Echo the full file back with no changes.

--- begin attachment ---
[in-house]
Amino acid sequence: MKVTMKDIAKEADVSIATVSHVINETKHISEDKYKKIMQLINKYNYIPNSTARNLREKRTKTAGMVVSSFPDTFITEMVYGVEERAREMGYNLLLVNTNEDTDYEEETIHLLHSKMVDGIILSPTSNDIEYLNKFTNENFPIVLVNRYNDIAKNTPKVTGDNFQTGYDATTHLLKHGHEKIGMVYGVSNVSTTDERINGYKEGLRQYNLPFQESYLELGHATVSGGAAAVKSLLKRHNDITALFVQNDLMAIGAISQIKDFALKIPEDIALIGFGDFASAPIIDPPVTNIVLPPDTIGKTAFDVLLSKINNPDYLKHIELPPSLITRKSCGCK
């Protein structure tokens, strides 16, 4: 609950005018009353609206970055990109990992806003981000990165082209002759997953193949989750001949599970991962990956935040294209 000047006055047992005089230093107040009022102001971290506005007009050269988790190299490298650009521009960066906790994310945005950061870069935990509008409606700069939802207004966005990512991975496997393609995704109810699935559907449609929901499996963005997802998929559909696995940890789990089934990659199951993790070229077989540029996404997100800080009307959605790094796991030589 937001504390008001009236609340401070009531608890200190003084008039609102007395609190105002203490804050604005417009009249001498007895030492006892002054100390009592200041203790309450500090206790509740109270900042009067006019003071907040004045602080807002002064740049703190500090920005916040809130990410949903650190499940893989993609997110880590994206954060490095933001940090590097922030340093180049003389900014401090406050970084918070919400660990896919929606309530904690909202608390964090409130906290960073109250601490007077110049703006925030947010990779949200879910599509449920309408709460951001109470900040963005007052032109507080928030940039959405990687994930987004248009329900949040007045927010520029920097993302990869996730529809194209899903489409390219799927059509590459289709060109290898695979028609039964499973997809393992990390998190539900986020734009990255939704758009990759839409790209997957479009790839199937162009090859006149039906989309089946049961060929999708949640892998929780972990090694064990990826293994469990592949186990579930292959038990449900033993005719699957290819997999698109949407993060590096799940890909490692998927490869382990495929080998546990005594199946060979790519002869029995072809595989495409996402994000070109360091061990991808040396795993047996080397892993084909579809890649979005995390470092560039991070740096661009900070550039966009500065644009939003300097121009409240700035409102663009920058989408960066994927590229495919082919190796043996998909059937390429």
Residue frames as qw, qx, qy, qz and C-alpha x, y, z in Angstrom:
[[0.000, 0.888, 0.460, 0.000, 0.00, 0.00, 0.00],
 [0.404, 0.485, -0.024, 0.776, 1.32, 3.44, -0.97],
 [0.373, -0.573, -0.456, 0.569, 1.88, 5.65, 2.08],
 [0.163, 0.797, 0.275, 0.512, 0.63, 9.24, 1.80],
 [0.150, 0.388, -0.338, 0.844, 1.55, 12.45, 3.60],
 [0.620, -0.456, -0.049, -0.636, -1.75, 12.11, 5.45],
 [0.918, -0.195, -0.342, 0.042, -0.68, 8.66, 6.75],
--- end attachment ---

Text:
[in-house]
Amino acid sequence: MKVTMKDIAKEADVSIATVSHVINETKHISEDKYKKIMQLINKYNYIPNSTARNLREKRTKTAGMVVSSFPDTFITEMVYGVEERAREMGYNLLLVNTNEDTDYEEETIHLLHSKMVDGIILSPTSNDIEYLNKFTNENFPIVLVNRYNDIAKNTPKVTGDNFQTGYDATTHLLKHGHEKIGMVYGVSNVSTTDERINGYKEGLRQYNLPFQESYLELGHATVSGGAAAVKSLLKRHNDITALFVQNDLMAIGAISQIKDFALKIPEDIALIGFGDFASAPIIDPPVTNIVLPPDTIGKTAFDVLLSKINNPDYLKHIELPPSLITRKSCGCK
């Protein structure tokens, strides 16, 4: 609950005018009353609206970055990109990992806003981000990165082209002759997953193949989750001949599970991962990956935040294209 000047006055047992005089230093107040009022102001971290506005007009050269988790190299490298650009521009960066906790994310945005950061870069935990509008409606700069939802207004966005990512991975496997393609995704109810699935559907449609929901499996963005997802998929559909696995940890789990089934990659199951993790070229077989540029996404997100800080009307959605790094796991030589 937001504390008001009236609340401070009531608890200190003084008039609102007395609190105002203490804050604005417009009249001498007895030492006892002054100390009592200041203790309450500090206790509740109270900042009067006019003071907040004045602080807002002064740049703190500090920005916040809130990410949903650190499940893989993609997110880590994206954060490095933001940090590097922030340093180049003389900014401090406050970084918070919400660990896919929606309530904690909202608390964090409130906290960073109250601490007077110049703006925030947010990779949200879910599509449920309408709460951001109470900040963005007052032109507080928030940039959405990687994930987004248009329900949040007045927010520029920097993302990869996730529809194209899903489409390219799927059509590459289709060109290898695979028609039964499973997809393992990390998190539900986020734009990255939704758009990759839409790209997957479009790839199937162009090859006149039906989309089946049961060929999708949640892998929780972990090694064990990826293994469990592949186990579930292959038990449900033993005719699957290819997999698109949407993060590096799940890909490692998927490869382990495929080998546990005594199946060979790519002869029995072809595989495409996402994000070109360091061990991808040396795993047996080397892993084909579809890649979005995390470092560039991070740096661009900070550039966009500065644009939003300097121009409240700035409102663009920058989408960066994927590229495919082919190796043996998909059937390429």
Residue frames as qw, qx, qy, qz and C-alpha x, y, z in Angstrom:
[[0.000, 0.888, 0.460, 0.000, 0.00, 0.00, 0.00],
 [0.404, 0.485, -0.024, 0.776, 1.32, 3.44, -0.97],
 [0.373, -0.573, -0.456, 0.569, 1.88, 5.65, 2.08],
 [0.163, 0.797, 0.275, 0.512, 0.63, 9.24, 1.80],
 [0.150, 0.388, -0.338, 0.844, 1.55, 12.45, 3.60],
 [0.620, -0.456, -0.049, -0.636, -1.75, 12.11, 5.45],
 [0.918, -0.195, -0.342, 0.042, -0.68, 8.66, 6.75],